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Butterflies in the Mind: Taking the Long View

Butterflies in the Mind: Taking the Long View

Butterflies in the Mind: Taking the Long View

    This is not a post about teaching, but teaching is what I do and what I know best, and this post is about thinking about what we do.

    People often wonder if I find it frustrating to be a university instructor. I teach topics that students resist a lot – in Women’s Studies, I teach with an explicitly political edge, challenging students to face up to the realities of social and economic injustices; in anthropology, I have to bring students to see the value of practices that they find disgusting or blasphemous (or both). While I have my share, maybe even more than my share, of students who really “get it”, I also have a good number of students who resist me at every turn, who are personally affronted by nearly every thing I say.

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    “Don’t you sometimes feel like you’re wasting your time?” people ask me. “Doesn’t it feel futile when they don’t change at all?”

    The answer is that no, I don’t feel like I’m wasting my time. Not in the least. Granted, it can be frustrating in the heat of the moment. Students often look to their professors for truths that we simply can’t give – what we can give are outlines of various theories and arguments and help lead our students to understand their ramifications. And in the absence of hard, fast truths, some students just shut down, and it’s a real bear to re-engage them.

    But for the most part, even the most resistant student doesn’t discourage me. A couple years ago I had a student who expressed his resentment of every single thing I taught by reading a paper in class. It was, of course, intended as an insult, but I didn’t care then, and I don’t care now. I consider that one of my highest successes.

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    Wait, what? How can a student ignoring me be a success? Simple: I take a longer view than 16 weeks (the length of a semester).

    Everyone knows about the Butterfly Effect, right? The idea is that in a interconnected chaotic system, like the global environment, small events can turn into big consequences. A butterfly flapping its wings in China might whip up the tiniest of atmospheric disturbances which, as it interacts with the forces in the environment, is magnified and intensified until it sets off a massive hurricane in the Caribbean.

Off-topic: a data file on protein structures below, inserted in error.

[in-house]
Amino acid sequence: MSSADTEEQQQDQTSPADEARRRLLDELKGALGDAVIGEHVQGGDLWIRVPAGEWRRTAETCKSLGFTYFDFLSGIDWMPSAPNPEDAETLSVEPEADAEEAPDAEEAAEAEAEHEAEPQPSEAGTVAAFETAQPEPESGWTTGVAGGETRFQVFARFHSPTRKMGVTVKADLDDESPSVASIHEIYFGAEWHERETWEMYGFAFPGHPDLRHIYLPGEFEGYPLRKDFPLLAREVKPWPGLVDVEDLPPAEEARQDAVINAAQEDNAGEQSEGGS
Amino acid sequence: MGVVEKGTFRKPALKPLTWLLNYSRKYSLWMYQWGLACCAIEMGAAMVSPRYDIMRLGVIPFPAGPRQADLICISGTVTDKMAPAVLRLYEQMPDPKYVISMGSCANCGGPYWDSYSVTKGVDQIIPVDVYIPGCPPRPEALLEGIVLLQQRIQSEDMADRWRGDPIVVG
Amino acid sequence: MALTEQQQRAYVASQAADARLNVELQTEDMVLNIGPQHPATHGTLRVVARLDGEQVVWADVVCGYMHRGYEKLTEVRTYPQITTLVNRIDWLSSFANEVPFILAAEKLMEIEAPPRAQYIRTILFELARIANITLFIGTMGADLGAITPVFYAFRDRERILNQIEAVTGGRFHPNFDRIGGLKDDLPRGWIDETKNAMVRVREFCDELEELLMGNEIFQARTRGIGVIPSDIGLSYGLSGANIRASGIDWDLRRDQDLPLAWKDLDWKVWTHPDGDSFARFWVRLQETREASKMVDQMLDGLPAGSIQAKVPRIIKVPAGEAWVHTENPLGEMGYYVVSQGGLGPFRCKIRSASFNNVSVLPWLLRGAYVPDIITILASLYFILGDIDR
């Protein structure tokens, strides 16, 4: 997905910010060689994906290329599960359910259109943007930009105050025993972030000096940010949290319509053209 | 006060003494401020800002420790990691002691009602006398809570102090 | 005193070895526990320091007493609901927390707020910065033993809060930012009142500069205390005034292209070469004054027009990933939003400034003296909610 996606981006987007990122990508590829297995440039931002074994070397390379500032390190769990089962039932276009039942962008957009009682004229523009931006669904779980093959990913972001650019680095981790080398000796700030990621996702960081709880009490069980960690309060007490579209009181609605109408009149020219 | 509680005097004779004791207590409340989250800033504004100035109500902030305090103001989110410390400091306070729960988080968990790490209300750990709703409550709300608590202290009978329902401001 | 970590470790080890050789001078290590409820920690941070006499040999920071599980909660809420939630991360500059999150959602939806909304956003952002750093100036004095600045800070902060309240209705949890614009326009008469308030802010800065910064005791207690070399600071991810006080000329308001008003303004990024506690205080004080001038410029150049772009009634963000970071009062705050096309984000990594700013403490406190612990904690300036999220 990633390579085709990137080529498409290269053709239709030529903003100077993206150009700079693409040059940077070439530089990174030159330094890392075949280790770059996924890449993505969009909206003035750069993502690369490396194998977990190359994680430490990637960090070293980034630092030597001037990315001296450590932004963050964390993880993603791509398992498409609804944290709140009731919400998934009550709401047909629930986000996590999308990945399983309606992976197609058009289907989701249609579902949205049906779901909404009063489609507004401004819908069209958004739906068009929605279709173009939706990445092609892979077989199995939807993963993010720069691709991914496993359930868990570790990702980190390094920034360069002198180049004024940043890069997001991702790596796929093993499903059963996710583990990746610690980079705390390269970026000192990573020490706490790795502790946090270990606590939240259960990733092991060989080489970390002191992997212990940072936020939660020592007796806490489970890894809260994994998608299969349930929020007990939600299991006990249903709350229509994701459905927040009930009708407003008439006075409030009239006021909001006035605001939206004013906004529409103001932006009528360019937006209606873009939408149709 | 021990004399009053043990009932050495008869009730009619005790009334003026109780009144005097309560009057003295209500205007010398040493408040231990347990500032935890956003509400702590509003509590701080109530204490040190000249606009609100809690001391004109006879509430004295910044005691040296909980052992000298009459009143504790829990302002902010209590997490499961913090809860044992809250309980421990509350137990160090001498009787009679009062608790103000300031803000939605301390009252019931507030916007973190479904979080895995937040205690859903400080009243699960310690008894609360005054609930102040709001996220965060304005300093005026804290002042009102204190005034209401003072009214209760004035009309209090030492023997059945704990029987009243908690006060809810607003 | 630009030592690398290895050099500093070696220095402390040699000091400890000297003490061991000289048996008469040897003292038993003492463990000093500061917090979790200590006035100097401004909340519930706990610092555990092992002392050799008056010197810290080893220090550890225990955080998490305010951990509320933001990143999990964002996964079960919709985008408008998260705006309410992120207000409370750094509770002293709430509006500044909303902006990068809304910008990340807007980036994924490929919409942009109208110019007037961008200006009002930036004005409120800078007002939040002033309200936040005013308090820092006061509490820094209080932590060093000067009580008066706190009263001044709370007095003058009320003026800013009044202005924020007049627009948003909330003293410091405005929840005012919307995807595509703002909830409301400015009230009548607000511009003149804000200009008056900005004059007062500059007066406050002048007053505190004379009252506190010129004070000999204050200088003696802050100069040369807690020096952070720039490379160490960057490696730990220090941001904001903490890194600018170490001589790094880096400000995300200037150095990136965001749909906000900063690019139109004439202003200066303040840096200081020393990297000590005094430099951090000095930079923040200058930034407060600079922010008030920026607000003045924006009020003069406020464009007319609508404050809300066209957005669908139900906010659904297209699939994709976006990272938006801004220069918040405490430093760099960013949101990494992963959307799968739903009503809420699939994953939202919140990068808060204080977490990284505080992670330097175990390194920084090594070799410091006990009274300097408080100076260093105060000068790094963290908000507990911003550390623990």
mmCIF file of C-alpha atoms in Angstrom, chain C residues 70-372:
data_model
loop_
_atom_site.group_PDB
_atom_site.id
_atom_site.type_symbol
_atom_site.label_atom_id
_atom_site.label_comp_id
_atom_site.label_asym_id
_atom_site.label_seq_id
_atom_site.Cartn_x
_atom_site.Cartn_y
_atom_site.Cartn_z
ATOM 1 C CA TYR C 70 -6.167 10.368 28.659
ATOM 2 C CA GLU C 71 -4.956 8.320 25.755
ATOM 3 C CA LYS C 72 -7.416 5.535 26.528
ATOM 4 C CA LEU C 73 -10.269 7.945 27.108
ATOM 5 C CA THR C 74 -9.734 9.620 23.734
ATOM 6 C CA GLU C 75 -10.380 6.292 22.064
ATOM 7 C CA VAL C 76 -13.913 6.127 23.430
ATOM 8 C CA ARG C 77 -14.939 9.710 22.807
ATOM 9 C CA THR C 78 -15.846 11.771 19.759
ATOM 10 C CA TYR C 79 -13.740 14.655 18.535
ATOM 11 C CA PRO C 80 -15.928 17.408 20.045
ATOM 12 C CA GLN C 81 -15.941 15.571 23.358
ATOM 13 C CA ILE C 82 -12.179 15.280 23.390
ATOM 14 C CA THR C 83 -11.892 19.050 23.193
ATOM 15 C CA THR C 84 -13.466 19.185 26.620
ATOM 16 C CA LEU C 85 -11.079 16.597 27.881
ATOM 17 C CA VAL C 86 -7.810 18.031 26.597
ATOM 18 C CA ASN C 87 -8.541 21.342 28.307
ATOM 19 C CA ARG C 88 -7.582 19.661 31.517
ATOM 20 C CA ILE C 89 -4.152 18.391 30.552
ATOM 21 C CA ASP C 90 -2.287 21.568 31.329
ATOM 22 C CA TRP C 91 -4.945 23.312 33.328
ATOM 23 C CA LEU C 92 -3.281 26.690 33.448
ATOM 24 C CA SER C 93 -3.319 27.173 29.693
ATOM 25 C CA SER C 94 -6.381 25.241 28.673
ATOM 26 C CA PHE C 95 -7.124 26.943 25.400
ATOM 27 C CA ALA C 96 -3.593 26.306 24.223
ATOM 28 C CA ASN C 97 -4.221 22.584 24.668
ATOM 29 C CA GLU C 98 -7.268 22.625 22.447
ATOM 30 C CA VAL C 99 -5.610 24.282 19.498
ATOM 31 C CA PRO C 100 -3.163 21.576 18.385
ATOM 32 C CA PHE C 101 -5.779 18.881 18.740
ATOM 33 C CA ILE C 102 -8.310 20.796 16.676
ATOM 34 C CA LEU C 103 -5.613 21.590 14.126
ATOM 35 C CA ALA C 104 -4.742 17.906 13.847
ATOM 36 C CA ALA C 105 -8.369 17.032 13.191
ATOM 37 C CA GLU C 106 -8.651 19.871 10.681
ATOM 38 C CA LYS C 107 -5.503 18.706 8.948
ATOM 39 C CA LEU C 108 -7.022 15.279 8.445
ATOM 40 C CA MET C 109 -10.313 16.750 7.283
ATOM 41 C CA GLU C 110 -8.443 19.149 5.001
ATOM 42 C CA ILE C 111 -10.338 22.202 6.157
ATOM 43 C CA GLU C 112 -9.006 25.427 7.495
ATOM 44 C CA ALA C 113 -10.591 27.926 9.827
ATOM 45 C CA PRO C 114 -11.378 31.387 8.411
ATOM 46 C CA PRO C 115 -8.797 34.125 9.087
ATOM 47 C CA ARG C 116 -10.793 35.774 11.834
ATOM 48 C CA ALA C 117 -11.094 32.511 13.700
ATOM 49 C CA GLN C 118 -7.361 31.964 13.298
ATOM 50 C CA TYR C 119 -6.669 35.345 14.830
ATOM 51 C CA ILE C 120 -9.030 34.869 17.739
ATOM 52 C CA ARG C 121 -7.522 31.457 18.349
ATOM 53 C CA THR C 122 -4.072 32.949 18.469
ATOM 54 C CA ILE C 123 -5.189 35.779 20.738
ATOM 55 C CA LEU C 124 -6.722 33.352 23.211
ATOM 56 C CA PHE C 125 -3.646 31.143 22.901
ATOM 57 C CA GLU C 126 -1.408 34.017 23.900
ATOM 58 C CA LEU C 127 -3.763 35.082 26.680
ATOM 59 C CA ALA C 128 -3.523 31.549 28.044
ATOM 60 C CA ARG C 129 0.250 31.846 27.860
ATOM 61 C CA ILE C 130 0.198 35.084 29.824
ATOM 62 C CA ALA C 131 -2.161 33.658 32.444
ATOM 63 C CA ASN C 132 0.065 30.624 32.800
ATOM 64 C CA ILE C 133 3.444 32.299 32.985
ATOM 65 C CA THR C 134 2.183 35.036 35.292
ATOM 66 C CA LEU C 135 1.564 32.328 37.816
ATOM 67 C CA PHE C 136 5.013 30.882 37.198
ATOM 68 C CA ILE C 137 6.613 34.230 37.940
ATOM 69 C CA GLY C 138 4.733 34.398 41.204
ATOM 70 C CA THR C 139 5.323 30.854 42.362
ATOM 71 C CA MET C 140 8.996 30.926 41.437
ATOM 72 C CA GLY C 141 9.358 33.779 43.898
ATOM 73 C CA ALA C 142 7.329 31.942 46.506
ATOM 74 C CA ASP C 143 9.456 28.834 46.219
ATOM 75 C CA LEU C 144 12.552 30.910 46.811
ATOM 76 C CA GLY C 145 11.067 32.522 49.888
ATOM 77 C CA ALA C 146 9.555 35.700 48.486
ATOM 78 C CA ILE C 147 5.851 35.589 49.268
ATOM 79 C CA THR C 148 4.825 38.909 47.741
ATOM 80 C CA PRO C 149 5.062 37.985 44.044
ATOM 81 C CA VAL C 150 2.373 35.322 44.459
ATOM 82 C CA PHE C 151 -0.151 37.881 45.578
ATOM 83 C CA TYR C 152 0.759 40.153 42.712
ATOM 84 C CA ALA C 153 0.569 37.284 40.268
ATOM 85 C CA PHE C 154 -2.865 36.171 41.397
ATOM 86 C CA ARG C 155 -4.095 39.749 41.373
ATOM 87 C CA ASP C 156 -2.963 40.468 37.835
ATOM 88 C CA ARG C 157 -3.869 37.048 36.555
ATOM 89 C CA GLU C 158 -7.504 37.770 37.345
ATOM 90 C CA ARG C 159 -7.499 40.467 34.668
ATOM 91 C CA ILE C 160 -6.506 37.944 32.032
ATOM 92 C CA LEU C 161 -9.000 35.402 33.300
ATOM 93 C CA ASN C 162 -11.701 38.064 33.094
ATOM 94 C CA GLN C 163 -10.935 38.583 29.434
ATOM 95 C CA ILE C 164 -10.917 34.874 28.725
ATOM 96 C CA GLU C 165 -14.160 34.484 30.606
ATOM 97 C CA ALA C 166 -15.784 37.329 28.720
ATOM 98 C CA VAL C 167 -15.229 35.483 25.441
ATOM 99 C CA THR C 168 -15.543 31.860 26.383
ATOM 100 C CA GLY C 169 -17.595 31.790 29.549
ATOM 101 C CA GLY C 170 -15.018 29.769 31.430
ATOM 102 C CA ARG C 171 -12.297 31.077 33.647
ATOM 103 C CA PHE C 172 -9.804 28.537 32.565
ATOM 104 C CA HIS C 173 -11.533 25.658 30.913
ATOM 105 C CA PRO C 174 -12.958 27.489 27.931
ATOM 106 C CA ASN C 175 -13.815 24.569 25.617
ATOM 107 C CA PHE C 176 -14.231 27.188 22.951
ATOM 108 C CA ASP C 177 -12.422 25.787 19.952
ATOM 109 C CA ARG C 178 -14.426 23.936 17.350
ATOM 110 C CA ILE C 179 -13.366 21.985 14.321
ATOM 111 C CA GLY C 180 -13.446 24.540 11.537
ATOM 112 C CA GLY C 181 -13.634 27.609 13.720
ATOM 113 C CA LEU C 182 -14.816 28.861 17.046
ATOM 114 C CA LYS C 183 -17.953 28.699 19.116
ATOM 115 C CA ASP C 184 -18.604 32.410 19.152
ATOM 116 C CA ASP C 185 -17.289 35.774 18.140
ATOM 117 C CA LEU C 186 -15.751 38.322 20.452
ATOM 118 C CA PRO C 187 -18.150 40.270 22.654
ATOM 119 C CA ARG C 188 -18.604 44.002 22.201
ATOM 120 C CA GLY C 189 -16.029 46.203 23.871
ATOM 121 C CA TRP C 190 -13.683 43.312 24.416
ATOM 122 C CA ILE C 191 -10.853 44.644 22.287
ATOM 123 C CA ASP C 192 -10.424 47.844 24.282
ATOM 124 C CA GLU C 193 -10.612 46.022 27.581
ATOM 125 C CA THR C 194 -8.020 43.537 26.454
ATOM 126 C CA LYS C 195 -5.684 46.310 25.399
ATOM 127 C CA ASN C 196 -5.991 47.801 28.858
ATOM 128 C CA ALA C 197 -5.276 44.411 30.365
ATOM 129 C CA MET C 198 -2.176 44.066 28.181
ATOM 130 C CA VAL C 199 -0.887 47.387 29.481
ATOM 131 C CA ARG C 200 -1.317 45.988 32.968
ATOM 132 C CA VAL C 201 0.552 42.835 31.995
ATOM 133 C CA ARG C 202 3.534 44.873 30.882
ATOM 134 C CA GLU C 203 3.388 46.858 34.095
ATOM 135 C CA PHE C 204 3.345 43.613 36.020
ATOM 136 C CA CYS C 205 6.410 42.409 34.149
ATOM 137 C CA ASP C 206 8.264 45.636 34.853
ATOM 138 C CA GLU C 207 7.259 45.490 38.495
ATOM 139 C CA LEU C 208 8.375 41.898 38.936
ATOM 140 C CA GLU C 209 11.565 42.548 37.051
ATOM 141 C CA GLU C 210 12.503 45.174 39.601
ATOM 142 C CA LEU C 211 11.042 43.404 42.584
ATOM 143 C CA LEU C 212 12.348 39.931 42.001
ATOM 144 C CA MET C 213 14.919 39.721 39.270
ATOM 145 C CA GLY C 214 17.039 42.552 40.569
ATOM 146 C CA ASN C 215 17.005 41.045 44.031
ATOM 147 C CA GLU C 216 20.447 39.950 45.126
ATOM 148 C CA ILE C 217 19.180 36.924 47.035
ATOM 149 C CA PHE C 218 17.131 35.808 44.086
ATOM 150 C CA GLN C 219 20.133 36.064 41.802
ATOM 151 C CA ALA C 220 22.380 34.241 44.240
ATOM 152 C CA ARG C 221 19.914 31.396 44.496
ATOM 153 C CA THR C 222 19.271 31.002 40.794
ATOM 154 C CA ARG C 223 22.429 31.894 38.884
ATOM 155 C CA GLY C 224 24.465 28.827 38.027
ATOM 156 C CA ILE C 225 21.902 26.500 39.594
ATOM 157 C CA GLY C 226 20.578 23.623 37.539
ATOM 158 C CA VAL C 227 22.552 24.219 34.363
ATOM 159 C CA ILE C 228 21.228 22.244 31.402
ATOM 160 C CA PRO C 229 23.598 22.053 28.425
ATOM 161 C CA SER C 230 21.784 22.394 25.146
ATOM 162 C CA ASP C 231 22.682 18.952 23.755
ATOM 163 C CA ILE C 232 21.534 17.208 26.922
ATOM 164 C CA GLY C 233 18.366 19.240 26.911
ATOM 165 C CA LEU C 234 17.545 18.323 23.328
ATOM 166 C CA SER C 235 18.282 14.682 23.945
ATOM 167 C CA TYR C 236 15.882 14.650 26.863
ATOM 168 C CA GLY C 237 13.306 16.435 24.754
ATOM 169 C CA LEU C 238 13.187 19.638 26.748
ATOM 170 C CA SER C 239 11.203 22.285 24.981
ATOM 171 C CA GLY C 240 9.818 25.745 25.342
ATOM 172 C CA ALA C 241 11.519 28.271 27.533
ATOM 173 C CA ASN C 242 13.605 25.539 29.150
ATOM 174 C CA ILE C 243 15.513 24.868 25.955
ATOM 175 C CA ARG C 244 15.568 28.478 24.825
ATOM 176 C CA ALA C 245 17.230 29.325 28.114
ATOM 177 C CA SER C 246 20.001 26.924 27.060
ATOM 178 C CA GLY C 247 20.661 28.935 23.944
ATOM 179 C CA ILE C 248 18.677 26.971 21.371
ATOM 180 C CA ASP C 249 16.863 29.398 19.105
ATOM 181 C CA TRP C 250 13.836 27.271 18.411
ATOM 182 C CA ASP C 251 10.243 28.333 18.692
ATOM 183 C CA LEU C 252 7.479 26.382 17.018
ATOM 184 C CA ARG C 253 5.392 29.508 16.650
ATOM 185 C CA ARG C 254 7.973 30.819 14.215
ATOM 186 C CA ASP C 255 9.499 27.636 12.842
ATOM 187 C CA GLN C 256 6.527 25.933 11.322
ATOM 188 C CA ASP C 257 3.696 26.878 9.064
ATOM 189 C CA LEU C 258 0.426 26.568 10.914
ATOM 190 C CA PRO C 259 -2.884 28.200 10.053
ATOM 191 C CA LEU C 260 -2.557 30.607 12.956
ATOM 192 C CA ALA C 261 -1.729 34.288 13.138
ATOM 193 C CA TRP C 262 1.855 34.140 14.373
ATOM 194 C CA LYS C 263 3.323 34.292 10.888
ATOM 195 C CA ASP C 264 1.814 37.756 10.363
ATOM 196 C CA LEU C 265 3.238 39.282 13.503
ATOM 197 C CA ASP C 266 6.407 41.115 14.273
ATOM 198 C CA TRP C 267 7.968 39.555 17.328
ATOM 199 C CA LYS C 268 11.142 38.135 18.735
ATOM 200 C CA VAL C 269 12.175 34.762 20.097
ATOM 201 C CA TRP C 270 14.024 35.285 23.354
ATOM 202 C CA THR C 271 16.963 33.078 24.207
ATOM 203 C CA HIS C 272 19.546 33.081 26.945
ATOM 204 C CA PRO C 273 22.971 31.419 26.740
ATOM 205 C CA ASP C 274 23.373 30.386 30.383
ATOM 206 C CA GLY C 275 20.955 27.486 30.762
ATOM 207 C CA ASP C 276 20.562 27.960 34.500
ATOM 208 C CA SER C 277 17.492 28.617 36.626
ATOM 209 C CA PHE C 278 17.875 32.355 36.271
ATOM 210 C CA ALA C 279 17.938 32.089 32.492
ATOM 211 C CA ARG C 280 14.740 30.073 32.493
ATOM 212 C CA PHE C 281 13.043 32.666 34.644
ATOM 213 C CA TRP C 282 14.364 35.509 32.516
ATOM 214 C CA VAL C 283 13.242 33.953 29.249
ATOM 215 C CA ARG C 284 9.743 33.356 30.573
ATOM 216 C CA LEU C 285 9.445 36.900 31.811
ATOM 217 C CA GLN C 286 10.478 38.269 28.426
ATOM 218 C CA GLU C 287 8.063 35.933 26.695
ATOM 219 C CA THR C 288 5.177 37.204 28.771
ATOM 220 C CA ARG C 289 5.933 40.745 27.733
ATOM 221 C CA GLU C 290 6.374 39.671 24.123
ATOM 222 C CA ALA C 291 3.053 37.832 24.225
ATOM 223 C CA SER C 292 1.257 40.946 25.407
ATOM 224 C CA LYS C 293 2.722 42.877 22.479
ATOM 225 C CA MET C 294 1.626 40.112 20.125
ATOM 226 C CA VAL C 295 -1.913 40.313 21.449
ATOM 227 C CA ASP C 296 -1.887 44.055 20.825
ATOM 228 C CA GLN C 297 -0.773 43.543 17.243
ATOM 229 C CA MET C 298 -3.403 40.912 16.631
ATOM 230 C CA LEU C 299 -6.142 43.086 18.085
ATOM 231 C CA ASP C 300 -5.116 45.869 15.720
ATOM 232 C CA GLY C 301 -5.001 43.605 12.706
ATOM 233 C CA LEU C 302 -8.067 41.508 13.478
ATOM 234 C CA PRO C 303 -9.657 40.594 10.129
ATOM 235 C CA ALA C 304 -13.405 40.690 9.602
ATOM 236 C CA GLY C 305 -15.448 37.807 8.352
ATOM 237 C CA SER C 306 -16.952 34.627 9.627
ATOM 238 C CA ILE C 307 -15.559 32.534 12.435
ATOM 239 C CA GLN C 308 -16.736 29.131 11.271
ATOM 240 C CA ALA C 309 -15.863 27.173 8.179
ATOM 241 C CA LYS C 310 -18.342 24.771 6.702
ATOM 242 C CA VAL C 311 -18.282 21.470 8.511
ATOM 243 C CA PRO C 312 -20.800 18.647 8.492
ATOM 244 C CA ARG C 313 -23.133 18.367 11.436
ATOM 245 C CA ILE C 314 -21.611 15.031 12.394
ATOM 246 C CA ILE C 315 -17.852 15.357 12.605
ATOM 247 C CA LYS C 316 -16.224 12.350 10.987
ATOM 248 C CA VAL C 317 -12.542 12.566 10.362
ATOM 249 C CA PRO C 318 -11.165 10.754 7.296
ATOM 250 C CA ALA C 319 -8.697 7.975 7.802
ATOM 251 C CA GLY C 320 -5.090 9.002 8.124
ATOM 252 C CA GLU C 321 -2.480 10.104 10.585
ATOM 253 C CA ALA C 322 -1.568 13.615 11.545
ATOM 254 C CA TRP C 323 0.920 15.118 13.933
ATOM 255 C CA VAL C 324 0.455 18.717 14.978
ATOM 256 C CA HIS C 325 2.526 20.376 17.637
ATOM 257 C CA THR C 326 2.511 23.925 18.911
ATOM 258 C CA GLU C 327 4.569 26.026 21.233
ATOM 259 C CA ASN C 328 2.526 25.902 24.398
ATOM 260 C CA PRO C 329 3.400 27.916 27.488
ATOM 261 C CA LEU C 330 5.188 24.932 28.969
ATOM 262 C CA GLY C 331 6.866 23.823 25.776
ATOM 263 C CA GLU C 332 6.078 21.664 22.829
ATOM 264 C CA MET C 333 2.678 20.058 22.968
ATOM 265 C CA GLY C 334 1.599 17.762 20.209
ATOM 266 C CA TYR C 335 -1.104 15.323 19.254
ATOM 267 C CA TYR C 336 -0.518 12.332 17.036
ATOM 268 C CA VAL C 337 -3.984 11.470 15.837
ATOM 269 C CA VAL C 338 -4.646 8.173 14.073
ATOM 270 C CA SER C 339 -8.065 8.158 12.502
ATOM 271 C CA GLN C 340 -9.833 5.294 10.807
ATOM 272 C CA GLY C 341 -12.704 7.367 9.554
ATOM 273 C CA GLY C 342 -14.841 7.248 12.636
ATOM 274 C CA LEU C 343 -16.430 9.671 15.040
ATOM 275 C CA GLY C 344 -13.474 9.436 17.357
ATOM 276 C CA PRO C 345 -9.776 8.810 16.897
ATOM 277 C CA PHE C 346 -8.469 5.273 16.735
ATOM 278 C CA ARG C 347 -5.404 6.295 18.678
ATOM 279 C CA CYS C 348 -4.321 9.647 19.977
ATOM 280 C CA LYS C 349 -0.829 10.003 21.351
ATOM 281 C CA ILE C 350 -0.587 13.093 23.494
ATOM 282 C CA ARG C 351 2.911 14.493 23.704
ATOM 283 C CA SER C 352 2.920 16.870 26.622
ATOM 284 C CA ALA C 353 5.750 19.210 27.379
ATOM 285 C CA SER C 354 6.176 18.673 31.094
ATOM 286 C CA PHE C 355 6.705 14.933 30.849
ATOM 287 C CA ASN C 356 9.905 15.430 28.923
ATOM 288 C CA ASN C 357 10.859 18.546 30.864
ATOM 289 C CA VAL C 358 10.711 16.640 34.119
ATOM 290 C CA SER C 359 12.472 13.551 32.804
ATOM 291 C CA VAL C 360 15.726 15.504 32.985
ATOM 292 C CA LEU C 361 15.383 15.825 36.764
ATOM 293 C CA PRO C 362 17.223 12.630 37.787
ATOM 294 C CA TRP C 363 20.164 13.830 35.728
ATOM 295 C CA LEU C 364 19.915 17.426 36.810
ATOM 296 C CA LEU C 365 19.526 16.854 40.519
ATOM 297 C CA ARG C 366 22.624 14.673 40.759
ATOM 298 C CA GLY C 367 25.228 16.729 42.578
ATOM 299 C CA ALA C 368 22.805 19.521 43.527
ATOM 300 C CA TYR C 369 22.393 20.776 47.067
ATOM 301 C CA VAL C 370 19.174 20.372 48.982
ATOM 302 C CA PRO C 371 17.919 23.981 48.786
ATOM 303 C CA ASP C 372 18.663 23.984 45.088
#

Teaching is like that. We set off butterflies in the mind, whose wing-flaps have little effect today and tomorrow but which, somewhere down the line, might blossom into a full-blown mental hurricane – a brainstorm, if you will.

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    (A professor I knew in grad school preferred a somewhat more military metaphor: mind-bombs. We plant landmines, in the hopes that someday our students will stumble across them and *BOOM!* I find the image of explosions in my students heads a little overly graphic for my own taste; butterflies are, I think, a little less objectionable.)

    In the long view, I don’t have to be convincing. I don’t even have to be right (though I like to think I am more often than I’m not). Being convincing, being right – these are beside the point. The real outcome of the work I do day in and day out will come months, years, even decades down the road, and I won’t be around to see it. My job, as I see it, is simply to cultivate butterflies – to lay out a set of facts, theories, and ideas and make sure my students know what they are. The ones that resist, the ones that are so deeply offended, they’ll have their whole lives to think about this stuff, to argue with it, to reason out why it doesn’t apply to them or to the people around them.

    In case you’re thinking that I can take this fuzzy-headed view towards my work because I teach in the fuzzy-headed liberal arts, think again. I was an engineering major lo these many years ago, and while my professors may not have realized it, they too took the long view. The professor of fluid dynamics doesn’t stop to ask whether her student will be building missiles or wheelchairs, machine guns or microsurgical instruments, she just teaches the physics. She, too, is cultivating butterflies.

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    Here comes the point: we are all cultivating butterflies. To some extent, everything we do has the potential to set off a chain reaction that results in something HUGE months, years, decades in the future. And most of the time, we don’t have any idea, can’t have any idea, what that butterfly moment is or what it will result in.